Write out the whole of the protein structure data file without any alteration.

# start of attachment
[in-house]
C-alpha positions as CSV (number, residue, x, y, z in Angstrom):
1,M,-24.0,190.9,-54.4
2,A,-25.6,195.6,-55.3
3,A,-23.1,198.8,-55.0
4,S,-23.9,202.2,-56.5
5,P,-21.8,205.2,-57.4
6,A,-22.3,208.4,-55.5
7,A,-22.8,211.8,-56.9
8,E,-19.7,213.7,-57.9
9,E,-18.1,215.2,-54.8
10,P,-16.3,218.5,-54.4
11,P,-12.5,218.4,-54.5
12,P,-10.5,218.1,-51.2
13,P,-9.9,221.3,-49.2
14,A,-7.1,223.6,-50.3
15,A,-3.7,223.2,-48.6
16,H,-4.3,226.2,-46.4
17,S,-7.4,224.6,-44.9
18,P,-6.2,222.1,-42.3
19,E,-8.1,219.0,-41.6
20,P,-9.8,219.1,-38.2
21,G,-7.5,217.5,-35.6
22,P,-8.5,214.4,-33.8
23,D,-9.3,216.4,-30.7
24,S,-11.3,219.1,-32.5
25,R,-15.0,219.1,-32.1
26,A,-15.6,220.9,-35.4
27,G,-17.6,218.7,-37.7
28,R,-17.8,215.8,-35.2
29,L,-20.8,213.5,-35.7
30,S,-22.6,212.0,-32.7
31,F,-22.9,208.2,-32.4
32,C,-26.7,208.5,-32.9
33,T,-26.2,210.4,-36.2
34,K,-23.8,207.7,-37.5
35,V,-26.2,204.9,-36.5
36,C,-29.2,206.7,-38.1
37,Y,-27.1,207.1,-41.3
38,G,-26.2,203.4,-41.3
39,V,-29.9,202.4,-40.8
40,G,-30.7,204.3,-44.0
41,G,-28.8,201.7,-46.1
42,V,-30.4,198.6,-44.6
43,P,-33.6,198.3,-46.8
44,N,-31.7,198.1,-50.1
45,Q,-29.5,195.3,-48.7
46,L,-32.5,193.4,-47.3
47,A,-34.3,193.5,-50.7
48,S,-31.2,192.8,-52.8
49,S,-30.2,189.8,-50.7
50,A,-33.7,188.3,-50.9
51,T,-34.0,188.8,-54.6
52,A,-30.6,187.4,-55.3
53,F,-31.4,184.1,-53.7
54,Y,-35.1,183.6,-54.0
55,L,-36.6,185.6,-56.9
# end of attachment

[in-house]
C-alpha positions as CSV (number, residue, x, y, z in Angstrom):
1,M,-24.0,190.9,-54.4
2,A,-25.6,195.6,-55.3
3,A,-23.1,198.8,-55.0
4,S,-23.9,202.2,-56.5
5,P,-21.8,205.2,-57.4
6,A,-22.3,208.4,-55.5
7,A,-22.8,211.8,-56.9
8,E,-19.7,213.7,-57.9
9,E,-18.1,215.2,-54.8
10,P,-16.3,218.5,-54.4
11,P,-12.5,218.4,-54.5
12,P,-10.5,218.1,-51.2
13,P,-9.9,221.3,-49.2
14,A,-7.1,223.6,-50.3
15,A,-3.7,223.2,-48.6
16,H,-4.3,226.2,-46.4
17,S,-7.4,224.6,-44.9
18,P,-6.2,222.1,-42.3
19,E,-8.1,219.0,-41.6
20,P,-9.8,219.1,-38.2
21,G,-7.5,217.5,-35.6
22,P,-8.5,214.4,-33.8
23,D,-9.3,216.4,-30.7
24,S,-11.3,219.1,-32.5
25,R,-15.0,219.1,-32.1
26,A,-15.6,220.9,-35.4
27,G,-17.6,218.7,-37.7
28,R,-17.8,215.8,-35.2
29,L,-20.8,213.5,-35.7
30,S,-22.6,212.0,-32.7
31,F,-22.9,208.2,-32.4
32,C,-26.7,208.5,-32.9
33,T,-26.2,210.4,-36.2
34,K,-23.8,207.7,-37.5
35,V,-26.2,204.9,-36.5
36,C,-29.2,206.7,-38.1
37,Y,-27.1,207.1,-41.3
38,G,-26.2,203.4,-41.3
39,V,-29.9,202.4,-40.8
40,G,-30.7,204.3,-44.0
41,G,-28.8,201.7,-46.1
42,V,-30.4,198.6,-44.6
43,P,-33.6,198.3,-46.8
44,N,-31.7,198.1,-50.1
45,Q,-29.5,195.3,-48.7
46,L,-32.5,193.4,-47.3
47,A,-34.3,193.5,-50.7
48,S,-31.2,192.8,-52.8
49,S,-30.2,189.8,-50.7
50,A,-33.7,188.3,-50.9
51,T,-34.0,188.8,-54.6
52,A,-30.6,187.4,-55.3
53,F,-31.4,184.1,-53.7
54,Y,-35.1,183.6,-54.0
55,L,-36.6,185.6,-56.9